“I believe truly that [collaboration] is the future of transportation in Texas,” state Rep. Eddie Rodriguez, D-Austin, said at the event. “That’s the best way to be able to afford it, to be smart about it. I think that’s what we have here in this project, and we’ll continue to have projects like this.”
Transportation planners behind the $149 million, 3.9-mile toll project said they hope the project will not only improve access to the airport but also provide a safer commute for residents who rely on the roadway to access Austin, Del Valle and Bastrop. TxDOT, the city of Austin and the Central Texas Regional Mobility Authority—which manages the region's toll facilities—all collaborated to expedite the project when funding became available.
The project is expected to open in late 2016. Components of the project include adding two toll lanes in each direction from Presidential Boulevard to Onion Creek, and building overpasses at FM 973 and SH 130. Pedestrian and bike access will also be improved to provide access on both sides of the roadway.
Drivers who use the toll lanes will be able to travel on SH 71 from MoPac to SH 130 without having to stop at a traffic light.
Rodriguez said transportation is an economic development issue as much as it is a mobility issue.
“The future of our economy here in Texas depends on the ability for people to get around and get around easily,” he said. “These kinds of projects really do help, not only just for people getting around but also for the economy.”
This is evident at ABIA, which has become more attractive to airline companies, ABIA Director of Aviation Jim Smith said. ABIA has 4,500 employees and is maintaining a $500 million capital improvement program to keep up with growth.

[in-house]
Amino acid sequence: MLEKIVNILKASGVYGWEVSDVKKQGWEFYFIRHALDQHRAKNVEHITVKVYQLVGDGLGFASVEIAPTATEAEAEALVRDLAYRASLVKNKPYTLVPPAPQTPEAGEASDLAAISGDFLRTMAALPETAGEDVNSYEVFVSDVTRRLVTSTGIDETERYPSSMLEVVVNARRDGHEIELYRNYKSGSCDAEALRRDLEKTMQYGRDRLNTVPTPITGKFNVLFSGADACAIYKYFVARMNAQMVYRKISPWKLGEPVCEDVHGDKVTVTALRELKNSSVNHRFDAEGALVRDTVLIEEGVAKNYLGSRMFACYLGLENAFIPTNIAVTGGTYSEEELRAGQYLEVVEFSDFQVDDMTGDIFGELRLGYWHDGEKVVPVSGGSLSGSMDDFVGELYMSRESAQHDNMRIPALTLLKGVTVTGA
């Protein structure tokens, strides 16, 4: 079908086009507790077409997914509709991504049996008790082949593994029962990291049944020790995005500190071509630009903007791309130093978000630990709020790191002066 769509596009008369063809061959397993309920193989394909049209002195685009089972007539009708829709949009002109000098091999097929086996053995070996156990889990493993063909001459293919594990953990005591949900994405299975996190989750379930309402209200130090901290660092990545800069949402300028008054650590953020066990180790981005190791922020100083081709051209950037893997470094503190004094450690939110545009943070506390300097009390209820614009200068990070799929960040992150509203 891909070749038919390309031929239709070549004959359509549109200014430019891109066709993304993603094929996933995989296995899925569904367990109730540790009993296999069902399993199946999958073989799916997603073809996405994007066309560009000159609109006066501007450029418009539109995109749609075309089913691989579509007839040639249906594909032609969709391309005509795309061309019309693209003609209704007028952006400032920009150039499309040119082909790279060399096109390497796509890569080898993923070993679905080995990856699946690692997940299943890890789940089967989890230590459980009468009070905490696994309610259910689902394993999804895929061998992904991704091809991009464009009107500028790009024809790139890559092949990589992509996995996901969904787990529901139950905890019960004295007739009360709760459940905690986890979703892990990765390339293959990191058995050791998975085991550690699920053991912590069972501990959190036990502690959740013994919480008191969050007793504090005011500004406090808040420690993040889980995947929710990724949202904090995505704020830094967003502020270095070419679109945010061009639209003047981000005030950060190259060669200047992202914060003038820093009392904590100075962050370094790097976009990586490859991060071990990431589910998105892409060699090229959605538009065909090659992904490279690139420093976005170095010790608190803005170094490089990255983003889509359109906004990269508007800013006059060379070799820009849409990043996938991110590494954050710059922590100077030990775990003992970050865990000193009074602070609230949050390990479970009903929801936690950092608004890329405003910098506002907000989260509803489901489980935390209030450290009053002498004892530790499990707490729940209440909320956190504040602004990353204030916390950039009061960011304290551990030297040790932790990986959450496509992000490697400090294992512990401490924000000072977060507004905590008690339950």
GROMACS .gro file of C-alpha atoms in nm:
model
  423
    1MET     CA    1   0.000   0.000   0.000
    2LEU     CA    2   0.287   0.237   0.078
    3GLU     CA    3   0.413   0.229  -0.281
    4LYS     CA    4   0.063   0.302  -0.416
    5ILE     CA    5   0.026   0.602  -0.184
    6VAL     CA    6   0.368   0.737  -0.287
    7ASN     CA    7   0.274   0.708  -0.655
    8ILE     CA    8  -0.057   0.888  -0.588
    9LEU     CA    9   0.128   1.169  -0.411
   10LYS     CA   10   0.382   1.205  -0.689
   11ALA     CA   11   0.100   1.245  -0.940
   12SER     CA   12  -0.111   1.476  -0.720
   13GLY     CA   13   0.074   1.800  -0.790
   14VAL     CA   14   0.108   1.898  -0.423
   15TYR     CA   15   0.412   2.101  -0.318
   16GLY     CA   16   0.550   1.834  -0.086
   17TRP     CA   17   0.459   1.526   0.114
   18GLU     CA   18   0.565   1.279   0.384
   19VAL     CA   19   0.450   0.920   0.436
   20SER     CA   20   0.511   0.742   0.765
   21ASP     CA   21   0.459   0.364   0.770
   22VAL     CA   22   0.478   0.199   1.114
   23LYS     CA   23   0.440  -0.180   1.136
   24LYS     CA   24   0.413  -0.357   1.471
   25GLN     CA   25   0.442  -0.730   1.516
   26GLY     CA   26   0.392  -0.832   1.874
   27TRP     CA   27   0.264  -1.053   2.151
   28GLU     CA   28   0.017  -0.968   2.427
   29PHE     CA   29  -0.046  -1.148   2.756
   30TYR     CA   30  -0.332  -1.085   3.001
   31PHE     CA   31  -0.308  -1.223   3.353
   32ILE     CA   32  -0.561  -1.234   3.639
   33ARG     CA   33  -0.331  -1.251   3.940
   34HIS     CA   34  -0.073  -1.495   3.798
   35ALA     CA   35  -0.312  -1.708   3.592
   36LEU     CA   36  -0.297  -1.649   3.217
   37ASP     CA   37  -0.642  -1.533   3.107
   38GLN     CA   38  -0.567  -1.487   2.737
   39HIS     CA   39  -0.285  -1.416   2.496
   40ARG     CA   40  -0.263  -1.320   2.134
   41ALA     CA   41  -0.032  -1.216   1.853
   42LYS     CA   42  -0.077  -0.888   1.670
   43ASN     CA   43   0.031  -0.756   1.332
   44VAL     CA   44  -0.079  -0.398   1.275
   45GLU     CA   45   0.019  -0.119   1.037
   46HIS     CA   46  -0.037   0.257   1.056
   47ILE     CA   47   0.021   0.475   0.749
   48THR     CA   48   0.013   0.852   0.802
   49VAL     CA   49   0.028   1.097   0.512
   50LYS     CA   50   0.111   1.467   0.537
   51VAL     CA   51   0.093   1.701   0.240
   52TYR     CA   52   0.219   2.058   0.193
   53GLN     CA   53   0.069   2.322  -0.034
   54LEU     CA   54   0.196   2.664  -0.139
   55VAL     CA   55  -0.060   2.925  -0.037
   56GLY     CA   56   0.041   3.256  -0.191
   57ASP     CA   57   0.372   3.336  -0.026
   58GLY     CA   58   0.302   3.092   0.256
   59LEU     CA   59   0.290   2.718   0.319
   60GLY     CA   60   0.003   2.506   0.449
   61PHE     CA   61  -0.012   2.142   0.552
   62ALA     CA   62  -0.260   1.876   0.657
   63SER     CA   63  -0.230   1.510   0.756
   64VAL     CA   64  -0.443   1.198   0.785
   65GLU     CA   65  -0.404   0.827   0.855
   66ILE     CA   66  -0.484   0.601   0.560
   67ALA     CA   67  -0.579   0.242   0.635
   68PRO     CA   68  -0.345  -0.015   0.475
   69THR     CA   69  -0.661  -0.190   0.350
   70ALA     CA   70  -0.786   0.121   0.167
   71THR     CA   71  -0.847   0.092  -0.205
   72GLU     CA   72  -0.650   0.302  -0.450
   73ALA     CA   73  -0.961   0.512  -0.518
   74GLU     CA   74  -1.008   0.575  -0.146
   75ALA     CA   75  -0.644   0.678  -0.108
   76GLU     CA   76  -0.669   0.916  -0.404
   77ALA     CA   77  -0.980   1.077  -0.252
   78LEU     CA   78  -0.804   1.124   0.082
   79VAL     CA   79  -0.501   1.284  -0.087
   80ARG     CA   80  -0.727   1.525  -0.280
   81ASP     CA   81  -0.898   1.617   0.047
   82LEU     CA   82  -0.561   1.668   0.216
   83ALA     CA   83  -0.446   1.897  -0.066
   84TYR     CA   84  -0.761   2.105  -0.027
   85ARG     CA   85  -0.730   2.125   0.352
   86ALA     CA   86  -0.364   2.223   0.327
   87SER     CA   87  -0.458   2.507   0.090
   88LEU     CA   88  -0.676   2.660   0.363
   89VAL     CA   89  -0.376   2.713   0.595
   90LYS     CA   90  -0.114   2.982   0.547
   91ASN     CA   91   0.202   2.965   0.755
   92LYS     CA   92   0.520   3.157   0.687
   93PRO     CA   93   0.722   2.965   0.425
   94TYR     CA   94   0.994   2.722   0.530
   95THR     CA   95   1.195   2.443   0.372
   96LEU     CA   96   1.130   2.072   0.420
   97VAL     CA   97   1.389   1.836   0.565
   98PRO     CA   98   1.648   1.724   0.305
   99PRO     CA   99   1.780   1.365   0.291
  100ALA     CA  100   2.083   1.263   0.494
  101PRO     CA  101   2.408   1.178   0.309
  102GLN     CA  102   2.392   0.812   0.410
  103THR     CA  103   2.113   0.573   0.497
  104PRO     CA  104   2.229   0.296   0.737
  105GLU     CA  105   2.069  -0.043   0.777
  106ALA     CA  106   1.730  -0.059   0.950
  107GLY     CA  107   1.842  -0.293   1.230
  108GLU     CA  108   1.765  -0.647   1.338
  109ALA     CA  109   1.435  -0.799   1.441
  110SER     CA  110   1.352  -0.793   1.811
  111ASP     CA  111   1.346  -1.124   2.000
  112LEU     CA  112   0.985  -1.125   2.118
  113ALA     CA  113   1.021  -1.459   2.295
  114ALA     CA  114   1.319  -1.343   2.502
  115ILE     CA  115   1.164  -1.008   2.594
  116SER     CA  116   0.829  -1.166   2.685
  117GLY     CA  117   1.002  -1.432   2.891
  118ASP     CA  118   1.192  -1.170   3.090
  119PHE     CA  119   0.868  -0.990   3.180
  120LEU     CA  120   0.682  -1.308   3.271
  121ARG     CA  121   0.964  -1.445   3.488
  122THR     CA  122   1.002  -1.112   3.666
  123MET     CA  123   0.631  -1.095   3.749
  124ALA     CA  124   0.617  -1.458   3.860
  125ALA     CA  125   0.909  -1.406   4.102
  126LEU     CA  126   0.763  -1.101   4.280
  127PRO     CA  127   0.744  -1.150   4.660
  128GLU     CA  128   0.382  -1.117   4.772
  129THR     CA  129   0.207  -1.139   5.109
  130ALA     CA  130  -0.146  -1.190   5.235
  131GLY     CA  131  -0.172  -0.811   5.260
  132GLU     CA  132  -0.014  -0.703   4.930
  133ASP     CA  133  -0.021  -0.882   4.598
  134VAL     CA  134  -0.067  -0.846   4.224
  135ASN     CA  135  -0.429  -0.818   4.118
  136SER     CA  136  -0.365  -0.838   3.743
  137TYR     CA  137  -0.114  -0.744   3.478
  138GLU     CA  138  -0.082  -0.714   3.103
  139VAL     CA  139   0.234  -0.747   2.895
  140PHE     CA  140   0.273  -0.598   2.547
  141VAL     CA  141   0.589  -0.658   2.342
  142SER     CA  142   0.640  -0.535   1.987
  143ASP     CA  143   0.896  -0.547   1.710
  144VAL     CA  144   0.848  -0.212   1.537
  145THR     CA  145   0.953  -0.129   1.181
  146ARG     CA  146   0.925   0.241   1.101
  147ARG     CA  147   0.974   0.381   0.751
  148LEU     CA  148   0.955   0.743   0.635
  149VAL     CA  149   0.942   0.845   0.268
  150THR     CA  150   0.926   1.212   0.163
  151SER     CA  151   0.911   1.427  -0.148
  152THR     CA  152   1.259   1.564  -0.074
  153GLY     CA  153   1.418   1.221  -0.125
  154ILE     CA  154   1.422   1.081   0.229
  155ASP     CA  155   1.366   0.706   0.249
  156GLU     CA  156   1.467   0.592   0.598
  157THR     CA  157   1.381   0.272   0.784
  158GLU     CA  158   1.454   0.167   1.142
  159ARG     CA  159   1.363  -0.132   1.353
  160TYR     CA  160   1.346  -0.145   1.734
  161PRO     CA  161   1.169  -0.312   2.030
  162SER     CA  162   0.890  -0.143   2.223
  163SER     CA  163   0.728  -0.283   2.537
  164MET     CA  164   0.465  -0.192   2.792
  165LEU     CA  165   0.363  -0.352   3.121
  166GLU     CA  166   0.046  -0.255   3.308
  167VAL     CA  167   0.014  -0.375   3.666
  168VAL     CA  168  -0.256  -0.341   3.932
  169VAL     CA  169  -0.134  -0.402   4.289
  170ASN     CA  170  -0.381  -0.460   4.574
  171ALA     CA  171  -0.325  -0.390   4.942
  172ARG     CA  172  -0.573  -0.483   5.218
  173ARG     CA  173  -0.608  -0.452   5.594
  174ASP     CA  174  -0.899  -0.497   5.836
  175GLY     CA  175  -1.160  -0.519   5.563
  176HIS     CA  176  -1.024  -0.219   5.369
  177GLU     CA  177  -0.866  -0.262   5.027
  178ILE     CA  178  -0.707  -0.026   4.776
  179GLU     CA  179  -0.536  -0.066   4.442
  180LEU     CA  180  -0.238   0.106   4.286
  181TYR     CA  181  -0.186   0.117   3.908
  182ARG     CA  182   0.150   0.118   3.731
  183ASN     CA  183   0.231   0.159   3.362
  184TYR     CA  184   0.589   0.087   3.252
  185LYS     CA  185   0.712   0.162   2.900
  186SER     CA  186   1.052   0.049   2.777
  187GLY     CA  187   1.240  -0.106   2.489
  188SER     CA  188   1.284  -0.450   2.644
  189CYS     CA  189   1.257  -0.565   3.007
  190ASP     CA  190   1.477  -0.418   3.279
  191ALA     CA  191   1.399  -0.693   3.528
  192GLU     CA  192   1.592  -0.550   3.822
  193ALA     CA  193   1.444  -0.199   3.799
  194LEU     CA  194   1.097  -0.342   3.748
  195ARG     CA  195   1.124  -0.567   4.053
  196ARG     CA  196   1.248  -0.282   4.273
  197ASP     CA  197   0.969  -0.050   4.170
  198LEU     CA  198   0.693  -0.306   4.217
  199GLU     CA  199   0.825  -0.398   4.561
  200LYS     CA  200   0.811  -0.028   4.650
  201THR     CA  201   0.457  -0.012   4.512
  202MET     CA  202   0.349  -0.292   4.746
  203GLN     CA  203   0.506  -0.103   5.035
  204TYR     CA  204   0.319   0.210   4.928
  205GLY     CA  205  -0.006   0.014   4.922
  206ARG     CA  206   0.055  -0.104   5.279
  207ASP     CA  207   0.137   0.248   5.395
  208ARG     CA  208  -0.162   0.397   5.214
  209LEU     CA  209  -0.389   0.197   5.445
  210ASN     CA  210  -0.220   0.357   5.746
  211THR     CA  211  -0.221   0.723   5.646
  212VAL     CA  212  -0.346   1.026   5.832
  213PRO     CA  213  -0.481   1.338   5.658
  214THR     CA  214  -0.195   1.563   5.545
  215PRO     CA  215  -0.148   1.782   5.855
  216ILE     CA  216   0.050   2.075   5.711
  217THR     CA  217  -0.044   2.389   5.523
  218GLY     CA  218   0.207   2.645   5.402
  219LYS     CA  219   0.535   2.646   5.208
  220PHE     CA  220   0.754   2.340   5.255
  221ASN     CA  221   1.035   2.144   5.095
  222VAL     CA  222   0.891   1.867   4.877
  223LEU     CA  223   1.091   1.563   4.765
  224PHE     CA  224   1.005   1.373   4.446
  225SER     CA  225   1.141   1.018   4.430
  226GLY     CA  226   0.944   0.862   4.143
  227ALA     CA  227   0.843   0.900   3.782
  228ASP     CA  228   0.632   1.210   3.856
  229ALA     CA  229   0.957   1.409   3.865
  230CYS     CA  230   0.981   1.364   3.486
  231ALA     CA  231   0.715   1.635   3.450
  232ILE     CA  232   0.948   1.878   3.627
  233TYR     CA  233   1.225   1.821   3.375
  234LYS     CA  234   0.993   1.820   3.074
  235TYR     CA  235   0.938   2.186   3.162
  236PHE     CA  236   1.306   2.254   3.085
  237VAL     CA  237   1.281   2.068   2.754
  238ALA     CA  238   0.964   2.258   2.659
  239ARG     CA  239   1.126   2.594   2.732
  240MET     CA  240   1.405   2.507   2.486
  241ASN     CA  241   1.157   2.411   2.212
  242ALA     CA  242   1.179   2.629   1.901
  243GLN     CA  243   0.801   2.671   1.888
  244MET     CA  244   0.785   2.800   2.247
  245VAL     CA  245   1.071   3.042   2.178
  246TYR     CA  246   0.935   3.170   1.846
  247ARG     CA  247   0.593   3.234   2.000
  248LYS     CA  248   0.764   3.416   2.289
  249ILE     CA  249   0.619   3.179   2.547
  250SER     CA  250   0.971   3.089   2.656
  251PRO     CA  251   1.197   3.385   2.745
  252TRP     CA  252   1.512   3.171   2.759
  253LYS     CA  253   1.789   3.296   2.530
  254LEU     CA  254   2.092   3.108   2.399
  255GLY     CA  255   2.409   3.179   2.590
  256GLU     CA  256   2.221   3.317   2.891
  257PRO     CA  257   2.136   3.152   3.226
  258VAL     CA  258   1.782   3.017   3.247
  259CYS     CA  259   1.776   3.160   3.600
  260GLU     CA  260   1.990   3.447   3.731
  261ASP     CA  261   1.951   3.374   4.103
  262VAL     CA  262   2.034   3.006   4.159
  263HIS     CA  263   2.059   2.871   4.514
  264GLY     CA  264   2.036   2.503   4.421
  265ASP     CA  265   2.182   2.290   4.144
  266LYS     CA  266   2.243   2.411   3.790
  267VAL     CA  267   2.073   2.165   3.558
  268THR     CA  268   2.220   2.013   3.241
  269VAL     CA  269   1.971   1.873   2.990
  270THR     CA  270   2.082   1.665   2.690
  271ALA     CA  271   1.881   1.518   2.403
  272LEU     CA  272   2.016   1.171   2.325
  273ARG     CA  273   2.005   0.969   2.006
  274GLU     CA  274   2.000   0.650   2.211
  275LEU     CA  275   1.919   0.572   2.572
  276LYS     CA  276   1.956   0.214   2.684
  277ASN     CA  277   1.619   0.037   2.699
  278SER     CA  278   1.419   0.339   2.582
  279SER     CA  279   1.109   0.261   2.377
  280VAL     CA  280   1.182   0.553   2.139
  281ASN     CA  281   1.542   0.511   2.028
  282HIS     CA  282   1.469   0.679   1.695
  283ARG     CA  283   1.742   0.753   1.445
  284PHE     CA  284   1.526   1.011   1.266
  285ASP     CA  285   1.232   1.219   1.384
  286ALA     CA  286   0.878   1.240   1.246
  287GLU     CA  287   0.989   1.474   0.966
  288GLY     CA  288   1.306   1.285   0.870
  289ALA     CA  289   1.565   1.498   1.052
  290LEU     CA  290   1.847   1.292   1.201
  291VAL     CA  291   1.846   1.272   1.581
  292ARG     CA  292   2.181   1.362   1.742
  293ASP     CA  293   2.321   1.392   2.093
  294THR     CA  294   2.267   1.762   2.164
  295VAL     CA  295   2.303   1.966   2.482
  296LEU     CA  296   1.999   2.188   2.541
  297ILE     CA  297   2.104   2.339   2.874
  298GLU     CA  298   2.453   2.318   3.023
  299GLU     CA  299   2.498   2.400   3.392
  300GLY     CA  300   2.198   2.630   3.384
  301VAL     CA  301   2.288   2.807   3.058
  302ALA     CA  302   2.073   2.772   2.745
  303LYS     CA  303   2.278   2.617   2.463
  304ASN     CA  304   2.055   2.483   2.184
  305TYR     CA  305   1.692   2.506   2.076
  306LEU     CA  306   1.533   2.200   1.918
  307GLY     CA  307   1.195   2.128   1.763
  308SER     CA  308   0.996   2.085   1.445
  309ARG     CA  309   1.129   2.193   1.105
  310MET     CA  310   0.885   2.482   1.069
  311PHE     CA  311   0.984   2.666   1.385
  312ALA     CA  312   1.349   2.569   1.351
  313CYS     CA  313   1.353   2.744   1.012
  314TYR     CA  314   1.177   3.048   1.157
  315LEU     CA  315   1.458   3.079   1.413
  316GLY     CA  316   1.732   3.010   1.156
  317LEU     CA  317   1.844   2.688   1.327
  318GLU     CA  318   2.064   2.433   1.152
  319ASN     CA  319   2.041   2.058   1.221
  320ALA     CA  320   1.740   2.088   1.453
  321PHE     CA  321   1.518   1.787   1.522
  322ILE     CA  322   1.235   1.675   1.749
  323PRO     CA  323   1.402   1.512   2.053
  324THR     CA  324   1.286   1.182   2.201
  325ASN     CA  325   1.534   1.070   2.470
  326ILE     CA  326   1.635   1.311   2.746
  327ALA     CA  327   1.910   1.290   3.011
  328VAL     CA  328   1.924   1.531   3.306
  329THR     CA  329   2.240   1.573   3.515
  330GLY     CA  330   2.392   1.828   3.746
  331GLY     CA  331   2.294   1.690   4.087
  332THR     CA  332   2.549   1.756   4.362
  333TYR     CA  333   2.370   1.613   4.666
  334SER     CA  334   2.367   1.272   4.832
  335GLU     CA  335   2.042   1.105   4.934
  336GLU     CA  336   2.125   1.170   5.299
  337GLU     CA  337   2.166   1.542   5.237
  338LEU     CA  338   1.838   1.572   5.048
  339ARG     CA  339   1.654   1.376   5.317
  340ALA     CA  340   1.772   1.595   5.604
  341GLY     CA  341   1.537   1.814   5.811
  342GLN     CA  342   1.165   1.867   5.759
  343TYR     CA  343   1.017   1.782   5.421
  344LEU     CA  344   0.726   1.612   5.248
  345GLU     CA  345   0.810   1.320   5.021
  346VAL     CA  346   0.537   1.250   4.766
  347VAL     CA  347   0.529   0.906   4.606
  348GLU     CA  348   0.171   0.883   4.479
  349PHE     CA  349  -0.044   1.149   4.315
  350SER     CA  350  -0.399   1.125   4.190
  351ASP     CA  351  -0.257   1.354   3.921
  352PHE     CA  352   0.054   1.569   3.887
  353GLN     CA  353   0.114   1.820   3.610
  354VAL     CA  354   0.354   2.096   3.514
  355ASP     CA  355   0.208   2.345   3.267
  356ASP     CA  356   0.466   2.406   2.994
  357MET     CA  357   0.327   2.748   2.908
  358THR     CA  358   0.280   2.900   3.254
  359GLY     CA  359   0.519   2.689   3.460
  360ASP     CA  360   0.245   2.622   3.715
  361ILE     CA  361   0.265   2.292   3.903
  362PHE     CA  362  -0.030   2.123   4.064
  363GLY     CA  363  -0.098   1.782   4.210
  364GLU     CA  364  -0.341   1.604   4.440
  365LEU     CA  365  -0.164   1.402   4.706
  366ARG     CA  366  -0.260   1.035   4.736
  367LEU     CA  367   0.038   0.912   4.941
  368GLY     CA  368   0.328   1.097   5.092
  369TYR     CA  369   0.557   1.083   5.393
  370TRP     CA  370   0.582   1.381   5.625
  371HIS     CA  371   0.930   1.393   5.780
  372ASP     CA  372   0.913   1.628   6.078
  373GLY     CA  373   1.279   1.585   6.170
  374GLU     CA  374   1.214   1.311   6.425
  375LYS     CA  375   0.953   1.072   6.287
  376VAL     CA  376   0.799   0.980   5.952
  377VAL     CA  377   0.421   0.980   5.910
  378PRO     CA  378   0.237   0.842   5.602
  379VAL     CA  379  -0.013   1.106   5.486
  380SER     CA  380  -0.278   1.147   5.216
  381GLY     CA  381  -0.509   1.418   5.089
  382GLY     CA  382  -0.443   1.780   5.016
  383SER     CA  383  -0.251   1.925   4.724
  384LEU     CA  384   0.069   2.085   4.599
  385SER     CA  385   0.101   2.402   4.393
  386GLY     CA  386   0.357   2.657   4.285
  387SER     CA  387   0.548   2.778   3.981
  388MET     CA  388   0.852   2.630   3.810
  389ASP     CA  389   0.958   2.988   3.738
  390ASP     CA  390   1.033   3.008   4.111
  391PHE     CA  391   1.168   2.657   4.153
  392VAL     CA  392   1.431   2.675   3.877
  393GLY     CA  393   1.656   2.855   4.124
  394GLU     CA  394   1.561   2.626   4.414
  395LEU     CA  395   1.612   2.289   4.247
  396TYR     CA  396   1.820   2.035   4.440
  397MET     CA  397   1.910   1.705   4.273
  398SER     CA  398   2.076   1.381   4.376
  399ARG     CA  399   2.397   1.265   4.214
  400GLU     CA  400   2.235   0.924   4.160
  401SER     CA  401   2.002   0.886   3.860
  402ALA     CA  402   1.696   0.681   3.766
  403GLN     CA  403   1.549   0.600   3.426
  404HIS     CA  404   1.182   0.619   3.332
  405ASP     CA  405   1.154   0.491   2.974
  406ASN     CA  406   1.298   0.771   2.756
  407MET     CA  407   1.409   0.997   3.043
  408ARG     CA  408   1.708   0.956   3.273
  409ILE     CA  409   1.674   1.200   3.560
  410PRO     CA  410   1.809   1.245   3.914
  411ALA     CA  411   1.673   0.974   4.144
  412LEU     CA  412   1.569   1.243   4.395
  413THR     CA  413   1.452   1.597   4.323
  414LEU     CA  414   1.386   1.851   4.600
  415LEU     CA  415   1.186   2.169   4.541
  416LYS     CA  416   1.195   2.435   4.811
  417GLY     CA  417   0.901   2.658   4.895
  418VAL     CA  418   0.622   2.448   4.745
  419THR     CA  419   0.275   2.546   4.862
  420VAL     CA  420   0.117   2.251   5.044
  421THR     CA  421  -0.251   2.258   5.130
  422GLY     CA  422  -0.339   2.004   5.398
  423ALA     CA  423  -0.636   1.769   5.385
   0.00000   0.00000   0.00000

“Access to the airport is absolutely critical as we continue to grow,” he said. “Last year we finished at a 7 percent growth rate for the third year in a row. We’re up to 10.7 million [passengers annually].”
Piece of the puzzle
TxDOT decided to combine components of its FM 973 improvement project with the SH 71 project. FM 973 will be realigned to reduce the intersection from two traffic lights to one light. The roadway will also be widened to four lanes with a median.
In 2013, TxDOT opened a new street design at FM 973 and SH 71 as an interim solution, according to TxDOT. The design eliminated left turns on both roads and instead requires drivers to use U-turns in the medians to achieve the desired direction.
TxDOT and the Mobility Authority both have major plans to improve mobility on the region’s highways. On Nov. 4 voters approved the statewide Proposition 1 that will direct about $120 million of a total $1.74 billion in funding from the Economic Stabilization Fund, or Rainy Day Fund, toward transportation projects in the Austin area. TxDOT is planning to use a significant chunk of that funding for improvements on I-35.
The Mobility Authority is also gearing up to kick off construction on its Bergstrom Expressway project that will add toll lanes on US 183 from Hwy. 290 to SH 71 and provide further improved access to the airport.
The SH 71 project fits with TxDOT’s mission of connecting communities and addressing congestion and safety concerns, said Russell Zapalac, TxDOT chief planning and project officer. He added that TxDOT Executive Director Lt. Gen. Joe Weber is focused on those tenets and ensuring the department improves quality of life for Texans.
“[The SH 71 project is] one piece of the large Austin region puzzle,” Weber said. “If we get this one in place the rest will follow.”